“And the devil took him up and showed him all the kingdoms of the world in a moment of time, and said to him, “to you I will give all this authority and their glory, for it has been delivered to me, and I give it to whom I will. If you, then, will worship me, it will all be yours. And Jesus answered him, ‘It is written, ‘You shall worship the Lord your God and him only shall you serve.” (Luke 4:5-9)
I’ve always found the second temptation posed by Satan to Jesus in the wilderness to be particularly curious. On one level the general dynamic is crystal clear—Jesus is offered authority and glory if he will simply worship Satan. And yet on far subtler level, it suggests a complex and mysterious dynamic that often goes unnoticed, but of which Satan, himself seems to be aware: that, he has nothing of his own to offer, and the best he can ever hope for is neither love nor devotion, but mercenary service ultimately offered for selfish gain.
Take a look at the passage again. The “bait” which is offered to Jesus is to obtain authority and glory. Worship is simply the means to that end. And yet even the barest definition of worship immediately reveals that this is not worship at all. Were Jesus to succumb to this temptation, he would not be serving Satan, but rather himself and his own ends. Nor would he be acknowledging any greatness in Satan that merited such service. He would simply be using him as a pawn.
This is worth considering in depth because it not only suggests something significant about Satan and his power in the world, but also about the motives that all too often drive our worship. Very often we approach worship as a means to an end, rather than the end itself, that is rendering to God what is His due.
The key to understanding how this dynamic plays out can be found in the words that both Satan and Jesus use in this exchange. When Satan asks that Jesus worship him, the word he uses is proskynéō, which literally means “to kiss the ground when prostrating before a superior”. It is an act that, according to Strong’s concordance, “suggests the willingness to make all necessary physical gestures of [deferential respect].”
However, when Jesus responds he not only engages the term used by Satan (‘You shall proskynēseis the Lord only”) he deepens it by adding the term latreuseis, translated above as serve. In so doing, he signals that there is far more at stake in worship than simply physical postures—or songs, or words—of deference. There is, at the core a vital question: Whom will you serve? Will it be God? Or will it ultimately be yourself?
As is often noted, Jesus’ response to Satan is a citation of Deuteronomy 6:13 (“It is the Lord your God you shall fear. Him you shall serve and by his name you shall swear.”) But in fact, the combination of the two terms together in the context of worship first appears in the Ten Commandments in the chapter prior to this:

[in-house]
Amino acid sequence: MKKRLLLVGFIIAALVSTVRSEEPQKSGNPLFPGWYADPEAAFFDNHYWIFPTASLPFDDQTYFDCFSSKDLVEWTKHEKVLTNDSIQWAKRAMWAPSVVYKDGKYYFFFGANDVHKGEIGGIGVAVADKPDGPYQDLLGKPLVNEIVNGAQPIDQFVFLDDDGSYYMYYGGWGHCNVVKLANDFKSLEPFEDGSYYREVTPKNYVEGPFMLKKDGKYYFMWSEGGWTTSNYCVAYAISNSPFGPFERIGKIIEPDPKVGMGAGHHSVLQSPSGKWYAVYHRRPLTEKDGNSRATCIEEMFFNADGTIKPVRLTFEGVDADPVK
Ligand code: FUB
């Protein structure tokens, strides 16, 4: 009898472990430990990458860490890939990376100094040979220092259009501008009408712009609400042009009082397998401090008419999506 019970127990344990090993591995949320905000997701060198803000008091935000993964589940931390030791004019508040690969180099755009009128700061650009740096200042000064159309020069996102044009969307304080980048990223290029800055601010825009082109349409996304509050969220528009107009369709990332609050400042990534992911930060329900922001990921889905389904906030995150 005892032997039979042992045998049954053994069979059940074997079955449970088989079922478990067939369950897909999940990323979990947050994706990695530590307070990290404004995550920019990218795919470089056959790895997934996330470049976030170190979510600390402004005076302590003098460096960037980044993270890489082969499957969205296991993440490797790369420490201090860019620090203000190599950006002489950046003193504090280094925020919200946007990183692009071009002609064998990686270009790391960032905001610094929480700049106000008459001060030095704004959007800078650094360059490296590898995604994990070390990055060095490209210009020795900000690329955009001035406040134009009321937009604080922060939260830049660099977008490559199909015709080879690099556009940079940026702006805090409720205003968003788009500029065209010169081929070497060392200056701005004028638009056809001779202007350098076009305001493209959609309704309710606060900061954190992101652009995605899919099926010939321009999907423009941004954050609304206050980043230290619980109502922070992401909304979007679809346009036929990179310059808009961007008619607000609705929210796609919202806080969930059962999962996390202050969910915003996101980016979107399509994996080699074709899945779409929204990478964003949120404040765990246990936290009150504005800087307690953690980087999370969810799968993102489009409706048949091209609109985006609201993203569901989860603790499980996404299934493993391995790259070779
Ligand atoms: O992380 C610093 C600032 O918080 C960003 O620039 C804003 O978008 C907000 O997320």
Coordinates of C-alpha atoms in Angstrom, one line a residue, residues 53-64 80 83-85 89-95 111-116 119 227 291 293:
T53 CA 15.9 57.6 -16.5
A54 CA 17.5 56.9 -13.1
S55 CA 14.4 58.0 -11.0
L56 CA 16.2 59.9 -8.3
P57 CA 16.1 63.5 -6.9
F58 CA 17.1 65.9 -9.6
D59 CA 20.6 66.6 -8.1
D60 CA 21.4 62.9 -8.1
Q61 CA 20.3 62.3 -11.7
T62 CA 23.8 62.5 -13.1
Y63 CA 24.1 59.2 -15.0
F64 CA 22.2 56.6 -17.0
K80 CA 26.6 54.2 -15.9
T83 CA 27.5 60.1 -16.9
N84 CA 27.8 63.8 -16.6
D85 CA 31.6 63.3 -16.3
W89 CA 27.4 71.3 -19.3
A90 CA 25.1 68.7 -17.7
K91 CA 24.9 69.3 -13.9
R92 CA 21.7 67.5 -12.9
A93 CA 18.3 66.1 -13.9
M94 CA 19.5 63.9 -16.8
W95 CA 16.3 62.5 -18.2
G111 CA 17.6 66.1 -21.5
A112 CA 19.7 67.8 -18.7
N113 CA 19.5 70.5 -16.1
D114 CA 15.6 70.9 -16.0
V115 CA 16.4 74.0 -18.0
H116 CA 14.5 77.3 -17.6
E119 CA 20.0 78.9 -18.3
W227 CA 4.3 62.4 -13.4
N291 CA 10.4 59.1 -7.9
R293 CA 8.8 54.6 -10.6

“I am the Lord your God, who brought you out of the land of Egypt, out of the house of slavery. You shall have no other gods before me. You shall not make for yourself a carved image, or any likeness of anything that is in heaven above…You shall not bow down to them or serve them…” (Deut 5:6-9a)”
And the underlying concept precedes even this, going all the way back to the Exodus itself, where we find the Lord repeatedly calling on Moses to beseech Pharaoh to let his people go in to the wilderness that they might serve him (7:16; 8:1; 9:1). The original context seems to suggest that he is simply asking that they might be allowed to go out into the wilderness to worship him, but the Hebrew reveals en evocative connection between this worship and the service they rendered to Pharaoh as his slaves, as both words come from the same root. God, in presenting the need for his children to come and serve him in worship, was making clear that such service would also necessarily entail allegiance to him, not Pharaoh, in their lives.
This is what is at stake for Jesus in the wilderness, and indeed for all of us in our lives. Worship is not fundamentally about the postures we strike, the songs we sing, or the words we pronounce (though all of these are vitally important to worship); it is about answering with the whole of our lives the question, “Whom do you serve?”; and the answer we give to that question will ultimately be evident in the way we treat others, the way we treat our bodies, the way we perform our duties and responsibilities, indeed in every detail great and small that makes up our lives, for in the words of Ravi Zacharias, “Worship is coextensive with all of life”.
It may seem strange for some to see worship in this way—either because we are so accustomed to seeing it as something we do on Sunday morning or because we balk at the idea of servitude being at the heart of worship. But this idea not only goes all the way back to God’s formation of the Israelites in the Exodus; it is consummately manifested in the one whom we claim to worship, the one who for our sake “emptied himself, by taking the form of a servant…[and] humbled himself by becoming obedient to the point of death, even death on a cross!” (Phil 2: 6-8)
And it is he who says to all who follow him obedience, “I no longer call you servants…but I have called you friends” (John 15:15)